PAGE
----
The major focus of cancer immunology has shifted away from arguments about the validity of the immunosurveillance theory of cancer to the more basic question of tumor-specific antigens. Despite vast effort aimed at demonstrating such antigens, their existence in the generality of cancer remains unproven. Serological analysis of three tumor types, mouse leukemia, mouse sarcoma, and human malignant melanoma, has received most attention, and a rudimentary classification of the surface antigens expressed by these tumors has begun to emerge. The prime candidates for antigens that can be considered tumor specific are the few instances of Class 1 antigens that have now been serologically defined on mouse and human tumors. These antigens show an absolute restriction to individual tumors, not being demonstrable on any other normal or malignant cell type. Biochemical and genetic characterization of Class 1 antigens represents an essential next step in evaluating the significance of these antigens. The surprising features of the Thymus Leukemia (TL) antigens of the mouse provide insight into the genetic origin of another key class of tumor antigens, in this case antigens with characteristic properties of both differentiation antigens and tumor-specific antigens. In normal mice, TL antigens are restricted to cells in the thymus, and strains differ with regard to expression versus nonexpression of TL antigens. Genetic information for TL is universal in the mouse, however, as leukemias developing in mice that normally lack TL are found to express TL.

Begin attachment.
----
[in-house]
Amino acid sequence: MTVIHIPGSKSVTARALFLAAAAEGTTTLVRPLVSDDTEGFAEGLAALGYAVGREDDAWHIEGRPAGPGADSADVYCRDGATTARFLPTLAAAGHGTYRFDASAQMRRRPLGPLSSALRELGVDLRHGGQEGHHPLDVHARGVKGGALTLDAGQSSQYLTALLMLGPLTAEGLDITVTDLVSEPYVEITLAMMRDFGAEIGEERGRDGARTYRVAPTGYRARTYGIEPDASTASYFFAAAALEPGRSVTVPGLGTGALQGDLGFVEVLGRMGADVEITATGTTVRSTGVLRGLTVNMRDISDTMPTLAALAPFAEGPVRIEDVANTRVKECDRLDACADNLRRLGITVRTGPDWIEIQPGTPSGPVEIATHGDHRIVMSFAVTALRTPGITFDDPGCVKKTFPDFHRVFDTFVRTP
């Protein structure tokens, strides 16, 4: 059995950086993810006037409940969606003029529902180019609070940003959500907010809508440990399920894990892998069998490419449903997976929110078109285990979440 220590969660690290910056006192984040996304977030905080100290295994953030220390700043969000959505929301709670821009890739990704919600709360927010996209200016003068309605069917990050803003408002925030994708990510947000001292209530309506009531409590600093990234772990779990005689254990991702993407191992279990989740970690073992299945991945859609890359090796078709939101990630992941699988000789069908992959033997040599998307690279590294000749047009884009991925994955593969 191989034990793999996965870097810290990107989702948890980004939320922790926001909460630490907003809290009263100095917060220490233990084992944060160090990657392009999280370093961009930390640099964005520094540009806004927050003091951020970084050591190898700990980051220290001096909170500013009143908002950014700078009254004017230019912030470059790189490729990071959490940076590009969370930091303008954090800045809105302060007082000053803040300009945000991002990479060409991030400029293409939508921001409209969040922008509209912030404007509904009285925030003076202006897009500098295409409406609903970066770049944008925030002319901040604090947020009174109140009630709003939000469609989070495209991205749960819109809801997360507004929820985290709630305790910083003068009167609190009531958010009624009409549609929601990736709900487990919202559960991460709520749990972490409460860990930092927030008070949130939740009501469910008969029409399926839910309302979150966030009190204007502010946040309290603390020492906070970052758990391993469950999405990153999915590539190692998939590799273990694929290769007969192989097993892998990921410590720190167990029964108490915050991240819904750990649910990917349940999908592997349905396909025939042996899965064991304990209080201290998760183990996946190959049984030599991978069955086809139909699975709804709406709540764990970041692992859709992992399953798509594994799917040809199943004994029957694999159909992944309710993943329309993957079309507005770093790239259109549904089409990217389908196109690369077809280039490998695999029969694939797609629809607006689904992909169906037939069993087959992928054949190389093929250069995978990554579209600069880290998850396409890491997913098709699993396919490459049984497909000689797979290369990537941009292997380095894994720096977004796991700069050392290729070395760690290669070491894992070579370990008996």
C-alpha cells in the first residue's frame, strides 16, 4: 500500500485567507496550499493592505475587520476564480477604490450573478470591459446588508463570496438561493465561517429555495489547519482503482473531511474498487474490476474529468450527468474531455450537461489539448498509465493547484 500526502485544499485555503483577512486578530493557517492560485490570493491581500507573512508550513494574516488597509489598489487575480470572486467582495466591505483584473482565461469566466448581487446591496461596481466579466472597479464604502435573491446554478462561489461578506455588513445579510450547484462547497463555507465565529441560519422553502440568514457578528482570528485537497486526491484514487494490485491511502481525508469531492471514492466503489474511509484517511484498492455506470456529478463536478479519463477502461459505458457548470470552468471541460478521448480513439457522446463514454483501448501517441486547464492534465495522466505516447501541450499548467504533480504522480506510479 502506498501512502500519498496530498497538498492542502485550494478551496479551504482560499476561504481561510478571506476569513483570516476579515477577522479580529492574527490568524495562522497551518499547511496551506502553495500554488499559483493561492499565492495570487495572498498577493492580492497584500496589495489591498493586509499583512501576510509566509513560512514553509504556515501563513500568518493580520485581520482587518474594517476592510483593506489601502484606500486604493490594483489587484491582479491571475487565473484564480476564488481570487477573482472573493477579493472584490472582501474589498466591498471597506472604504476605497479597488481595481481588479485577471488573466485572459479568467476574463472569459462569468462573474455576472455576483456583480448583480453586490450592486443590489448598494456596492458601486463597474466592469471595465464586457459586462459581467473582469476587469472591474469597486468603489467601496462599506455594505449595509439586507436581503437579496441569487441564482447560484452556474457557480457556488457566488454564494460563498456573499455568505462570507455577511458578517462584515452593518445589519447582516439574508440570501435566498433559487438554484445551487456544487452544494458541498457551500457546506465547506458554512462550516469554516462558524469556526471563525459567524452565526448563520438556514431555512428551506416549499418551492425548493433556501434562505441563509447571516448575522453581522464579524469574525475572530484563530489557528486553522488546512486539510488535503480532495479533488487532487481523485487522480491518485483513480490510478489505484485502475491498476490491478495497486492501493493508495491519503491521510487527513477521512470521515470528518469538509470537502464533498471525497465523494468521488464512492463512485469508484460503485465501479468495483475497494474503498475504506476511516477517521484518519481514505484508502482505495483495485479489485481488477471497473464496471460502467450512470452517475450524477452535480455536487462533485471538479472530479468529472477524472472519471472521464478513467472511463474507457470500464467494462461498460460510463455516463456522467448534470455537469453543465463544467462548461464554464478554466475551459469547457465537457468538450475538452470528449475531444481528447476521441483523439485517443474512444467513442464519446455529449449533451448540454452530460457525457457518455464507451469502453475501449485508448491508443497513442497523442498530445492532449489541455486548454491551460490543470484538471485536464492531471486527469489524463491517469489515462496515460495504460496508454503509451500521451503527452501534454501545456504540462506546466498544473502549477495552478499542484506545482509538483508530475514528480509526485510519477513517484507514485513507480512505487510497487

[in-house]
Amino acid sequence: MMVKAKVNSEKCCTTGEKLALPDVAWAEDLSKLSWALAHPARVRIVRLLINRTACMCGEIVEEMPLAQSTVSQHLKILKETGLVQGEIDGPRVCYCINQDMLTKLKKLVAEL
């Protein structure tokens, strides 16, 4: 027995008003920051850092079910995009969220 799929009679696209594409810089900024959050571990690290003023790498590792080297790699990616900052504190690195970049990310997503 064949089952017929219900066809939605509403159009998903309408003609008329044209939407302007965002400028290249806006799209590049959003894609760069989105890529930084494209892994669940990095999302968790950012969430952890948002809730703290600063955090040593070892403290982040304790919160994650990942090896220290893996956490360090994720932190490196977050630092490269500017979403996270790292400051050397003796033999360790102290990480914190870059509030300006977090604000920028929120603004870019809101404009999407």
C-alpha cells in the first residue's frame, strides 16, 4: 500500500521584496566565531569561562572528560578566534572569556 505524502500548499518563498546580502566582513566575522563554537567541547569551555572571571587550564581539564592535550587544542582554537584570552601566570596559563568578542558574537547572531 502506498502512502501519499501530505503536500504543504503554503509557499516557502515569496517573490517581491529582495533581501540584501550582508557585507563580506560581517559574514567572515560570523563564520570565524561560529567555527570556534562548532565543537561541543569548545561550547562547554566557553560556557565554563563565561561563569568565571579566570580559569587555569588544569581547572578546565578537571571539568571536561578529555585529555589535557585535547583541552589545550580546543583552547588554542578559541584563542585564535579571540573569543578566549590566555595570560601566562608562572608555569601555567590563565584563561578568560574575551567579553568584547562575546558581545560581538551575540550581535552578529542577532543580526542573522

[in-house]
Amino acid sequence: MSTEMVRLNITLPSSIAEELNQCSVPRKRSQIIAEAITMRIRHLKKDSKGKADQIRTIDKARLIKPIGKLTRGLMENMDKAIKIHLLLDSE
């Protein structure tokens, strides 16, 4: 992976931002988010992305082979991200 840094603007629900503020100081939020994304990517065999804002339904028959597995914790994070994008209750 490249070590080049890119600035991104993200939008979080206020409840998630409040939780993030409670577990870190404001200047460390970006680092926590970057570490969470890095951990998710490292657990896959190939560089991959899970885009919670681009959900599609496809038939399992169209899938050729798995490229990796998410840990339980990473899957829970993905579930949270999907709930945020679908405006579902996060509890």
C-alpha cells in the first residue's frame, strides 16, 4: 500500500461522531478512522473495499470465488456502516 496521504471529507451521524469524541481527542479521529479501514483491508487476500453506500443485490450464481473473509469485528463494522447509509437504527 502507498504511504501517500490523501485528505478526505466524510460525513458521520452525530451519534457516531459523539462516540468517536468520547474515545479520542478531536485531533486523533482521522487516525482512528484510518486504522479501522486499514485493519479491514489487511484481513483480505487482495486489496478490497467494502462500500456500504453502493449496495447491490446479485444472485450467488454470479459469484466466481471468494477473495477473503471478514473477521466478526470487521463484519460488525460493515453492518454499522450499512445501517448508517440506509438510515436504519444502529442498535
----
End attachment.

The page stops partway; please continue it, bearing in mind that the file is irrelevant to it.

What is clear from the past two decades of research in cancer immunology is that a far more detailed knowledge of surface antigens of tumor cells will be necessary before we can begin to assess the possibility of immunological control of cancer.


Presented May 30 at the 1980 meeting of the American Association for Cancer Research, in San Diego, Calif.

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